Landlord-tenant law specifically lays out the rights and responsibilities of both the landlord and the tenant. These books and free websites explain the law (including rent increases) California landlords need to know.

  • The California Landlord’s Law Book: Rights and Responsibilities (Nolo Press), Self-Help Collection (SHC KFC145 .C352 and online in Legal Information Reference Center, click here.

To find information online about the rights and responsibilities of the landlord, start with the “California Tenants” handbook on the website of the California Department of Consumer Affairs, click here.

2 - I moved over a month ago and still don’t have my security deposit back! Can I sue to get my deposit back?

A landlord must follow certain procedures and a timeline after the tenant has vacated the premises. These books and free websites explain California tenants’ rights and responsibilities, including return of security deposits.

  • California Tenants Rights (Nolo Press), Self-Help Collection (SHC KFC145 .C37 and online in Legal Information Reference Center). Start with Chapter 13: Security Deposit’s and Last Month’s Rent

To find information online about the return of security deposits, start with the security deposits section on the California Courts Online Self-Help Center, click here.

3 - My landlord came into my rental unit without asking for my permission. What are my rights?

Landlord-tenant law specifically lays out the rights and responsibilities of both the landlord and the tenant. These books and free websites explain California tenants’ rights and responsibilities, including privacy and the landlord’s right to enter.

  • California Tenants Rights (Nolo Press), Self-Help Collection (SHC KFC145 .C37 and online in Legal Information Reference Center, click here).  See Chapter 5 “The Obnoxious Landlord and Your Privacy”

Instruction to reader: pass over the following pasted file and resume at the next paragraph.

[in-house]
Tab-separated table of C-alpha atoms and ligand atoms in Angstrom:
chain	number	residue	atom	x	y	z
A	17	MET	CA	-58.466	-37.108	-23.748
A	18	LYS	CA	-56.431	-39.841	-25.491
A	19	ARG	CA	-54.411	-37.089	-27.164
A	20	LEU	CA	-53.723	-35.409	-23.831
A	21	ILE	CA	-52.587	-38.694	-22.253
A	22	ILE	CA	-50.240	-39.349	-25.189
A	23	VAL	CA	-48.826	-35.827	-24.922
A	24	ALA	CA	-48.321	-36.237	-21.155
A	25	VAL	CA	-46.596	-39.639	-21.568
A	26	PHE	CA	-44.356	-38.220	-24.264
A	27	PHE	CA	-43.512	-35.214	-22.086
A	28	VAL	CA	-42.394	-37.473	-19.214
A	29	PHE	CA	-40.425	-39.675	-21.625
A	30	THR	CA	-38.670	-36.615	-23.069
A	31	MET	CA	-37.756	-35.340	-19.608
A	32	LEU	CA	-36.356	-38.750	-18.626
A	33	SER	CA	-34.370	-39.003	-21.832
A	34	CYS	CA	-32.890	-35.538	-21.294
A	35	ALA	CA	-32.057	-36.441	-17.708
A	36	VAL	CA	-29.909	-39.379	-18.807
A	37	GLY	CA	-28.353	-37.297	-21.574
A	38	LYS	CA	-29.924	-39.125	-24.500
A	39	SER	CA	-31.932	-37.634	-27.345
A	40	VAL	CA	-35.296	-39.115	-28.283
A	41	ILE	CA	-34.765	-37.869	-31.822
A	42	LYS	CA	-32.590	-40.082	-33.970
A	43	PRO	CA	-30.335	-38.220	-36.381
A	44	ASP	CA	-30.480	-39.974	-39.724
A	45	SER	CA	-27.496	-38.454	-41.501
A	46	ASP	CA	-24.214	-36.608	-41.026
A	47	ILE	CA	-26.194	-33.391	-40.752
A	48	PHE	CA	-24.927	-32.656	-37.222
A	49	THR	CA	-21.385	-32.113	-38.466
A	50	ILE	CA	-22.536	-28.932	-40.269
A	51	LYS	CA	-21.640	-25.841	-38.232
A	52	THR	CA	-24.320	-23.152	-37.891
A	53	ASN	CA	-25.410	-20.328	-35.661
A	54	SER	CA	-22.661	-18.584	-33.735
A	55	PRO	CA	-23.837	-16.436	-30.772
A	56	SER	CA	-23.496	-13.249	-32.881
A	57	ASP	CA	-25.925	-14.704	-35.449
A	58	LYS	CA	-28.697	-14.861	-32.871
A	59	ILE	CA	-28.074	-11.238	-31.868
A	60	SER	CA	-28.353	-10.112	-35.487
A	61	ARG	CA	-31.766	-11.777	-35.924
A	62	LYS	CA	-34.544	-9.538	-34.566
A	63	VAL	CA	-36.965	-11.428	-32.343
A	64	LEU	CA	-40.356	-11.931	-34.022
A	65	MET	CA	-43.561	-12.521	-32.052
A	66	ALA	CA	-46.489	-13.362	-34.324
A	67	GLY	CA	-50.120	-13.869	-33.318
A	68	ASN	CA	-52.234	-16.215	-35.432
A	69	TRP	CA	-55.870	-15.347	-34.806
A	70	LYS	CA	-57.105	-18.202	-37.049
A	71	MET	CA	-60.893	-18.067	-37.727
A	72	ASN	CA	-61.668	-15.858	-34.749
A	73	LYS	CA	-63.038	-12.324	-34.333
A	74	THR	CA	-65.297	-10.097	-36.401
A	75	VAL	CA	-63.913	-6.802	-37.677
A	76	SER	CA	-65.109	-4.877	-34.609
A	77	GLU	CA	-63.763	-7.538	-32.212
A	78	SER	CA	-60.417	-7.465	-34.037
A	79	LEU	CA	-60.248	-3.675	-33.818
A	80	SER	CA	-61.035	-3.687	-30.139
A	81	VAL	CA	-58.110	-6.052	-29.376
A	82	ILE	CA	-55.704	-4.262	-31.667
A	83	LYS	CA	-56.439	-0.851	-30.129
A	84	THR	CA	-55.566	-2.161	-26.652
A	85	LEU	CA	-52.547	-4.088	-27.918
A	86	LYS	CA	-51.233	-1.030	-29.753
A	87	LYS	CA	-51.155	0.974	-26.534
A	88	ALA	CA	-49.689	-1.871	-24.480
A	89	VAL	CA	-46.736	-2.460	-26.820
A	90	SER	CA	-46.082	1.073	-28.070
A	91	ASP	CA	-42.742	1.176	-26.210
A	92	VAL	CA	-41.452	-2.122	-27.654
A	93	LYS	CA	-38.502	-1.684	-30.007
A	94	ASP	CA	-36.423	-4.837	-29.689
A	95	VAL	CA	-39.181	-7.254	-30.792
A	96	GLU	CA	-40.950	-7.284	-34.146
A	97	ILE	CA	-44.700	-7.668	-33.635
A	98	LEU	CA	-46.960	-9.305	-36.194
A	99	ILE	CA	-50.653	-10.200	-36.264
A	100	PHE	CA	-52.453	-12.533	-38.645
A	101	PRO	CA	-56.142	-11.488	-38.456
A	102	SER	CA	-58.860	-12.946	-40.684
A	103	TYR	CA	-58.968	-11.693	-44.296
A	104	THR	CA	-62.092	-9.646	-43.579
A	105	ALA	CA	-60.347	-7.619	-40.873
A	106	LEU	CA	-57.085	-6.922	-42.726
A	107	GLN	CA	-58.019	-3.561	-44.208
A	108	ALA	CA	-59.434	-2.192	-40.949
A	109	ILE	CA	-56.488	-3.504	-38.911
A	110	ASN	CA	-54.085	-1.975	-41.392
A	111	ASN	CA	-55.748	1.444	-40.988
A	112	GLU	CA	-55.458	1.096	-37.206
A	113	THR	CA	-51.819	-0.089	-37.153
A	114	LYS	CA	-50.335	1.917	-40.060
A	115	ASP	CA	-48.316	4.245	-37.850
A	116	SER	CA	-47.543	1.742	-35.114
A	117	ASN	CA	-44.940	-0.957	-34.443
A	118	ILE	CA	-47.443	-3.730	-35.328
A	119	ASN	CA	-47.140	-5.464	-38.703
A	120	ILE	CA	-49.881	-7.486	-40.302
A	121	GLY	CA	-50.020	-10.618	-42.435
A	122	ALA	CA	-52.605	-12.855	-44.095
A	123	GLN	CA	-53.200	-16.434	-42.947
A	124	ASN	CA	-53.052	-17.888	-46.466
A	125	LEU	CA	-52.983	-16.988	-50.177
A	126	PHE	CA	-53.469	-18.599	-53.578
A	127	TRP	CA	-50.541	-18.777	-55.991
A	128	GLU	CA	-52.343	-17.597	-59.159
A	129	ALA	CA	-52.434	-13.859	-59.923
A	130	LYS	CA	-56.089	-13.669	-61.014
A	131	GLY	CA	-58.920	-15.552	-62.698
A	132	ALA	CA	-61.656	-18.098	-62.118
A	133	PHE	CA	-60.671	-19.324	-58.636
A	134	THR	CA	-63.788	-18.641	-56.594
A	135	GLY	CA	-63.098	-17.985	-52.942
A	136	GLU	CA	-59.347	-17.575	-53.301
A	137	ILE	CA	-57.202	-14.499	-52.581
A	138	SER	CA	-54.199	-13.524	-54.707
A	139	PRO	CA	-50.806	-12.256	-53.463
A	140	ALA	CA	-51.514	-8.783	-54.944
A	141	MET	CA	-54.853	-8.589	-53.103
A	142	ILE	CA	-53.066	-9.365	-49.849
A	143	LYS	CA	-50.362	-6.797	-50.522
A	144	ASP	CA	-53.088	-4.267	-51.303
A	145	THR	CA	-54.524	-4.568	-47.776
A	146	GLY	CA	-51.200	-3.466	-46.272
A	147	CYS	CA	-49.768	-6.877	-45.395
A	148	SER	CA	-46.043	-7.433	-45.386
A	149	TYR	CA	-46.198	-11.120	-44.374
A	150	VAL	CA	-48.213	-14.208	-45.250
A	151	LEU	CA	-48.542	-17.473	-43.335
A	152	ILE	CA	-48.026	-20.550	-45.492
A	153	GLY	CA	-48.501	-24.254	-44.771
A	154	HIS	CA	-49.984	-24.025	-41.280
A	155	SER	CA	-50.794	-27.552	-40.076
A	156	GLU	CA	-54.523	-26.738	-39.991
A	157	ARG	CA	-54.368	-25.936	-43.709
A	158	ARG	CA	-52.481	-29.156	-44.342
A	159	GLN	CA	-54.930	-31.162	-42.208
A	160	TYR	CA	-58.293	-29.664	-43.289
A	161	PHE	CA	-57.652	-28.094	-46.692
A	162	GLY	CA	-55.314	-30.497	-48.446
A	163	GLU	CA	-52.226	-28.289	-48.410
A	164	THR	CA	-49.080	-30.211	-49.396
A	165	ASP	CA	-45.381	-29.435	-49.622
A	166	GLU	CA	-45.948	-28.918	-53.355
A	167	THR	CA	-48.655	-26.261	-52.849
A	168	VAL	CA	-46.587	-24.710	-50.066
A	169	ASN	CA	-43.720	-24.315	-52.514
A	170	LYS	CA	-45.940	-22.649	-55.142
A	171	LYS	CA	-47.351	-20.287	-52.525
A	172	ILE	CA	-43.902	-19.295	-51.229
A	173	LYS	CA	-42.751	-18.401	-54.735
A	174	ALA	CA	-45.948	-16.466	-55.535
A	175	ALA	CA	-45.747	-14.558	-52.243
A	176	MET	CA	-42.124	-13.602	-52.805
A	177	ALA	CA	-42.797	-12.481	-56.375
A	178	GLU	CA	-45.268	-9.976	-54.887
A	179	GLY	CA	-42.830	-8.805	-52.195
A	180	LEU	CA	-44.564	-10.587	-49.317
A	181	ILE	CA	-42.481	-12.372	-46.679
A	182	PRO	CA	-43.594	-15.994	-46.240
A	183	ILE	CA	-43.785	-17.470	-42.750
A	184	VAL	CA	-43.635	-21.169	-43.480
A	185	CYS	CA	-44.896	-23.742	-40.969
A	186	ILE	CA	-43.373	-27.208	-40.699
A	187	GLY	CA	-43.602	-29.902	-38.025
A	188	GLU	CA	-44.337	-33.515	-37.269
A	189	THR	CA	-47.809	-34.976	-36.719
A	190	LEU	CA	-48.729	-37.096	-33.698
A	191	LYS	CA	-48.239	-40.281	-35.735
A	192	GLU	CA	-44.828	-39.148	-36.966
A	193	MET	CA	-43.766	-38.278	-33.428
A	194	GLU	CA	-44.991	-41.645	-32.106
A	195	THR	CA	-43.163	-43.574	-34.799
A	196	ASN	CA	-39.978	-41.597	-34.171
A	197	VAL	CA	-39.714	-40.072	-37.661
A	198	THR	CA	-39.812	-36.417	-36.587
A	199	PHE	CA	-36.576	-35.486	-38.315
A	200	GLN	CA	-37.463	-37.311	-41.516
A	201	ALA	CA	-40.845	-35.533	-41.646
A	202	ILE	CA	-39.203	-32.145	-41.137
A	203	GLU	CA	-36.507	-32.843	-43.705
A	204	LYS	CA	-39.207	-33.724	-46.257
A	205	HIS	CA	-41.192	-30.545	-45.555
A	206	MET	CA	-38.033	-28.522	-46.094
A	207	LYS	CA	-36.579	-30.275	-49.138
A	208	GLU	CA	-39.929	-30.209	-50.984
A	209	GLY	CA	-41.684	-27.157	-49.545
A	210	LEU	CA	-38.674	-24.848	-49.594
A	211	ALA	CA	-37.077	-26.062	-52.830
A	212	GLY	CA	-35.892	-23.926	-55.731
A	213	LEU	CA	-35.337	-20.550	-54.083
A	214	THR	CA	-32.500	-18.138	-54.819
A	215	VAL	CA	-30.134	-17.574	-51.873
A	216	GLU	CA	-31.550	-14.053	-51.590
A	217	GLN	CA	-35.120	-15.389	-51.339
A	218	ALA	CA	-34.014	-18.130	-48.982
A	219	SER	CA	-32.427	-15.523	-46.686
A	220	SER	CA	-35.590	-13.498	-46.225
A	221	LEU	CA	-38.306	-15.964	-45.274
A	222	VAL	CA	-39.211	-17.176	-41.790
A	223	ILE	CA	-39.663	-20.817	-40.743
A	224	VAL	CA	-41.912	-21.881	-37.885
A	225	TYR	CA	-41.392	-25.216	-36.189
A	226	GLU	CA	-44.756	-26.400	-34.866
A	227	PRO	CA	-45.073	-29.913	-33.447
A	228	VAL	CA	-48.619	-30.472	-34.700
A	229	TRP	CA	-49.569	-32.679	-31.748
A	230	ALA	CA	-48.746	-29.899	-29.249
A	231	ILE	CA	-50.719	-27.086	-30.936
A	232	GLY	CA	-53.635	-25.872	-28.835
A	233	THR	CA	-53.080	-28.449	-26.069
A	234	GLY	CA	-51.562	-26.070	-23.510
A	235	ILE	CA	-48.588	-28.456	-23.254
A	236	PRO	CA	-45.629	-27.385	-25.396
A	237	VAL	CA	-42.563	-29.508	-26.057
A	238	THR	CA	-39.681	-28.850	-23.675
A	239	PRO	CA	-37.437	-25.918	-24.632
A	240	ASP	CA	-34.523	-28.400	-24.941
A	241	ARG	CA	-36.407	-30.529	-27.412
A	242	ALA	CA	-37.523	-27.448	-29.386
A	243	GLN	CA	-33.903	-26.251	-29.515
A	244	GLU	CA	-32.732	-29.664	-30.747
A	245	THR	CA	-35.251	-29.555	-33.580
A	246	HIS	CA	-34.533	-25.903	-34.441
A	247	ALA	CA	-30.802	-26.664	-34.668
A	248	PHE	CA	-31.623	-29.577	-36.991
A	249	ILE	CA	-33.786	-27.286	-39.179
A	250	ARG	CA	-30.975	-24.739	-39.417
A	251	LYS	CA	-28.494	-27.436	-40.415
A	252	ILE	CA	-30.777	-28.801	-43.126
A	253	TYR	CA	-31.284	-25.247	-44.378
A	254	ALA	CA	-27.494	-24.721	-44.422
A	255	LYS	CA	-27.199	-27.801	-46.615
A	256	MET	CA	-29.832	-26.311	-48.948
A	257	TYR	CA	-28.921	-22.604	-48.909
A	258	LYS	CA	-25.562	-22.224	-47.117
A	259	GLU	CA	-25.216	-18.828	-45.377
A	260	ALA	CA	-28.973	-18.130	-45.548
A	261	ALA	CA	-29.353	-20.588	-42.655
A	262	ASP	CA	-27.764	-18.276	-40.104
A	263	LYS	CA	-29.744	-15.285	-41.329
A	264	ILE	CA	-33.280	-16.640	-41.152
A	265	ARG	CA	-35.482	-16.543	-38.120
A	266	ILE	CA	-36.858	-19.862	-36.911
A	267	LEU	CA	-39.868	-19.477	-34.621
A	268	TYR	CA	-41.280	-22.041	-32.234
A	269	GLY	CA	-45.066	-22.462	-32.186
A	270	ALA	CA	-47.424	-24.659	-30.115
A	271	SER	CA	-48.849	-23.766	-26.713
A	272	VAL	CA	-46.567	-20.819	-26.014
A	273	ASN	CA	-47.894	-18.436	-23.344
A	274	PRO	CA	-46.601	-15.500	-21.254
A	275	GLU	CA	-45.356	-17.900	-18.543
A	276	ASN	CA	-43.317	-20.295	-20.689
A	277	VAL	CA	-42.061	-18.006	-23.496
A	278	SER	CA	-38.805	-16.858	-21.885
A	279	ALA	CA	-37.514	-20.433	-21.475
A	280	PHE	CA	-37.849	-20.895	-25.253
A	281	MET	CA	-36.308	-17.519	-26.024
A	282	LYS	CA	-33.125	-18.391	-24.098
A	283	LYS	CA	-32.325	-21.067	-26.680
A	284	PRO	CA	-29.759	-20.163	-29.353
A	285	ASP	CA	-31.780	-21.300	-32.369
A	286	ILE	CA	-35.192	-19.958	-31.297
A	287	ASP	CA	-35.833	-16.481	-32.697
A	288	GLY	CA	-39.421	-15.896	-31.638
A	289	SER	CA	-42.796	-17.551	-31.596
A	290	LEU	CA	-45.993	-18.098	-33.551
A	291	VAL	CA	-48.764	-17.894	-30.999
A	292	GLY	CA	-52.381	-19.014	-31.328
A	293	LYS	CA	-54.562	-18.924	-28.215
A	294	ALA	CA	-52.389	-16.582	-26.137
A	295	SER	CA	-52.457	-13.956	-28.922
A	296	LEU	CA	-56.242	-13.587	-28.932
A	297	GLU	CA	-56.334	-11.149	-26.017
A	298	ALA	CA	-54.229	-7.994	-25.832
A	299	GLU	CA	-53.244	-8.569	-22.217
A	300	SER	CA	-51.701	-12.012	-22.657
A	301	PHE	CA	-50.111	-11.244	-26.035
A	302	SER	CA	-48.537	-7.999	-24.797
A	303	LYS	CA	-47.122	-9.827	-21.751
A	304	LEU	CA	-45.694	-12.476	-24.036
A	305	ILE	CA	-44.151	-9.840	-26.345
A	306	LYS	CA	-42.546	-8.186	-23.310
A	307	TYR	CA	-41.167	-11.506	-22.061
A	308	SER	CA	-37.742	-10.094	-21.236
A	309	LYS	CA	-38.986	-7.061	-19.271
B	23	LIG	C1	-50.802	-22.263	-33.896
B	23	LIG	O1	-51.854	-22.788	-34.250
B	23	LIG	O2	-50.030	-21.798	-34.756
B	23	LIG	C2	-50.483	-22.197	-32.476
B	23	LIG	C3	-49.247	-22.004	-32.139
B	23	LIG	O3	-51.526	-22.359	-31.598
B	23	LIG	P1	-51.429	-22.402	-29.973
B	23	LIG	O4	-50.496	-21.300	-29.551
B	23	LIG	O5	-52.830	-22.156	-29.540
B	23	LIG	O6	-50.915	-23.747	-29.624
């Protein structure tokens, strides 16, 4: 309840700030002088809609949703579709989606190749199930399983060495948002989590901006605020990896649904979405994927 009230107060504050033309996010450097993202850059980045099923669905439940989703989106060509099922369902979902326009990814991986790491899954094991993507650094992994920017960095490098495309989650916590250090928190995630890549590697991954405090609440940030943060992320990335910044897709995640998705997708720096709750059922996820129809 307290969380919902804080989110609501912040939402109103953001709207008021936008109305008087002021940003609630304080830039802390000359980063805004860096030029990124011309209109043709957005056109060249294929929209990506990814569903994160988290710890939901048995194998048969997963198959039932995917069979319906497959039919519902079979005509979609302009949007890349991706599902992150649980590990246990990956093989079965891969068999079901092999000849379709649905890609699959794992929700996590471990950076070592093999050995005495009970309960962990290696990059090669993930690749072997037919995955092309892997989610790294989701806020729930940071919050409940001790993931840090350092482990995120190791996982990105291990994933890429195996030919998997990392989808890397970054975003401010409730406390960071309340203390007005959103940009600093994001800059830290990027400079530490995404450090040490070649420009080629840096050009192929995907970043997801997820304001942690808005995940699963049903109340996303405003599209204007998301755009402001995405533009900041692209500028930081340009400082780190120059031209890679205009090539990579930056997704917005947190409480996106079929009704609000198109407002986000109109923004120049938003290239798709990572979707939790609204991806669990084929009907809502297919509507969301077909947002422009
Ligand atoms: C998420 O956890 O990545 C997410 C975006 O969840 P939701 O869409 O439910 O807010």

To find information online about the rights and responsibilities of the tenant, start with the “California Tenants” handbook on the website of the California Department of Consumer Affairs, click here.


Section 6: Probate

1 - How do I write a simple will?

California law provides for a “fill-in-the-blanks” will form.  The will form is designed for single, married or divorce people with relatively small estates. This form can be printed out from the State Bar website click here.

For more information, read the following State Bar of California pamphlets:

  • “Do I Need a Will?” Click here.
  • “Do I Need a Living Trust?” Click here.
  • “Do I Need Estate Planning?” Click here.  

2 - Is there a process for transferring small estates in California without going to court?

In cases in which the estate value is $150,000 or less, probate may not be required. These resources contain information about small estate probate procedures in California:

  • How to Probate an Estate in California (Nolo Press), Self-Help Collection (SHC KFC205 .H69) and online in Legal Information Reference Center, click here. Start with Chapter 14 “Conducting a Simple Probate Proceeding”

California Decendant Estate Practice (CEB), Reading Room (RR KFC210 .C35 2009) or electronically on the library computers using CEB OnLaw
To find information online about small estate probate procedures, you can start the California Courts Online Self-Help Center, click her e. More information about small estate probate procedures as well as instructions for filling out the forms and step-by-step guide walking you through the process can be found on the Sacramento County Public Law Library’s website click here.


Section 7: Name Change

1 - How can I change my name in California?

These resources provide information on the procedure to change your name through the California courts. They provide step-by-step instructions for changing your name, including information on birth certificates and also instructions for completing a legal gender change.

  • How to Change Your Name in California (Nolo Press), Self-Help Collection (SHC KFC109 .H69) and online in Legal Information Reference Center, click here).